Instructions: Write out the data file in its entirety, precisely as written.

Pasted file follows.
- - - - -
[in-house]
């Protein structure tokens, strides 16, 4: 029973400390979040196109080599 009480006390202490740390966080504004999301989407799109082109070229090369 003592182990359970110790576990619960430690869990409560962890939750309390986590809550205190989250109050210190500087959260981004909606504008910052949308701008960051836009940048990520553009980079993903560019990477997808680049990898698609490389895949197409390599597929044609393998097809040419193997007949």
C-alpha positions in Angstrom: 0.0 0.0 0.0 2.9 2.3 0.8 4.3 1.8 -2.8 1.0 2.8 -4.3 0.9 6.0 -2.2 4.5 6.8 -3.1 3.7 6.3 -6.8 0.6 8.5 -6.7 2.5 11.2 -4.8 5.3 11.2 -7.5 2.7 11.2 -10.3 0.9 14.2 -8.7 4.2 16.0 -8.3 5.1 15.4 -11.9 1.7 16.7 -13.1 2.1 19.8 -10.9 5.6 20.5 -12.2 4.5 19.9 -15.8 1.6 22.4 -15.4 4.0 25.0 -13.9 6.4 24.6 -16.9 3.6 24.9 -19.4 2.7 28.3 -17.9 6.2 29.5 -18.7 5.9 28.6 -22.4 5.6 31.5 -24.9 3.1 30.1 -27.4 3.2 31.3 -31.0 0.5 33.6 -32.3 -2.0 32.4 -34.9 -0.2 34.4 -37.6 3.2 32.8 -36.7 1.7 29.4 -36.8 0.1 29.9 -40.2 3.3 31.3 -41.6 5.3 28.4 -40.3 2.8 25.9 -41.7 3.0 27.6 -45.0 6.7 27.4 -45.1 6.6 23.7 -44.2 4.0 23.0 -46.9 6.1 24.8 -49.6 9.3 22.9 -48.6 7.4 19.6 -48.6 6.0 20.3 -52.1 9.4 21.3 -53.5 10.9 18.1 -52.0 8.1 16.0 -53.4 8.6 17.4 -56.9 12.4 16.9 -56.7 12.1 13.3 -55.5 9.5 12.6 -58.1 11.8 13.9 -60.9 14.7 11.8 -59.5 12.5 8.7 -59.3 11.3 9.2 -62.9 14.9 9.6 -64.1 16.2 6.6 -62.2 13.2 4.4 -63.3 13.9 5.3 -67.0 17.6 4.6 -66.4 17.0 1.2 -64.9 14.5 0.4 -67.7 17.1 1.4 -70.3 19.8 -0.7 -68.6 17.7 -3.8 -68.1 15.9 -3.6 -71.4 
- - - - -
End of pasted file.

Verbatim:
[in-house]
């Protein structure tokens, strides 16, 4: 029973400390979040196109080599 009480006390202490740390966080504004999301989407799109082109070229090369 003592182990359970110790576990619960430690869990409560962890939750309390986590809550205190989250109050210190500087959260981004909606504008910052949308701008960051836009940048990520553009980079993903560019990477997808680049990898698609490389895949197409390599597929044609393998097809040419193997007949």
C-alpha positions in Angstrom: 0.0 0.0 0.0 2.9 2.3 0.8 4.3 1.8 -2.8 1.0 2.8 -4.3 0.9 6.0 -2.2 4.5 6.8 -3.1 3.7 6.3 -6.8 0.6 8.5 -6.7 2.5 11.2 -4.8 5.3 11.2 -7.5 2.7 11.2 -10.3 0.9 14.2 -8.7 4.2 16.0 -8.3 5.1 15.4 -11.9 1.7 16.7 -13.1 2.1 19.8 -10.9 5.6 20.5 -12.2 4.5 19.9 -15.8 1.6 22.4 -15.4 4.0 25.0 -13.9 6.4 24.6 -16.9 3.6 24.9 -19.4 2.7 28.3 -17.9 6.2 29.5 -18.7 5.9 28.6 -22.4 5.6 31.5 -24.9 3.1 30.1 -27.4 3.2 31.3 -31.0 0.5 33.6 -32.3 -2.0 32.4 -34.9 -0.2 34.4 -37.6 3.2 32.8 -36.7 1.7 29.4 -36.8 0.1 29.9 -40.2 3.3 31.3 -41.6 5.3 28.4 -40.3 2.8 25.9 -41.7 3.0 27.6 -45.0 6.7 27.4 -45.1 6.6 23.7 -44.2 4.0 23.0 -46.9 6.1 24.8 -49.6 9.3 22.9 -48.6 7.4 19.6 -48.6 6.0 20.3 -52.1 9.4 21.3 -53.5 10.9 18.1 -52.0 8.1 16.0 -53.4 8.6 17.4 -56.9 12.4 16.9 -56.7 12.1 13.3 -55.5 9.5 12.6 -58.1 11.8 13.9 -60.9 14.7 11.8 -59.5 12.5 8.7 -59.3 11.3 9.2 -62.9 14.9 9.6 -64.1 16.2 6.6 -62.2 13.2 4.4 -63.3 13.9 5.3 -67.0 17.6 4.6 -66.4 17.0 1.2 -64.9 14.5 0.4 -67.7 17.1 1.4 -70.3 19.8 -0.7 -68.6 17.7 -3.8 -68.1 15.9 -3.6 -71.4 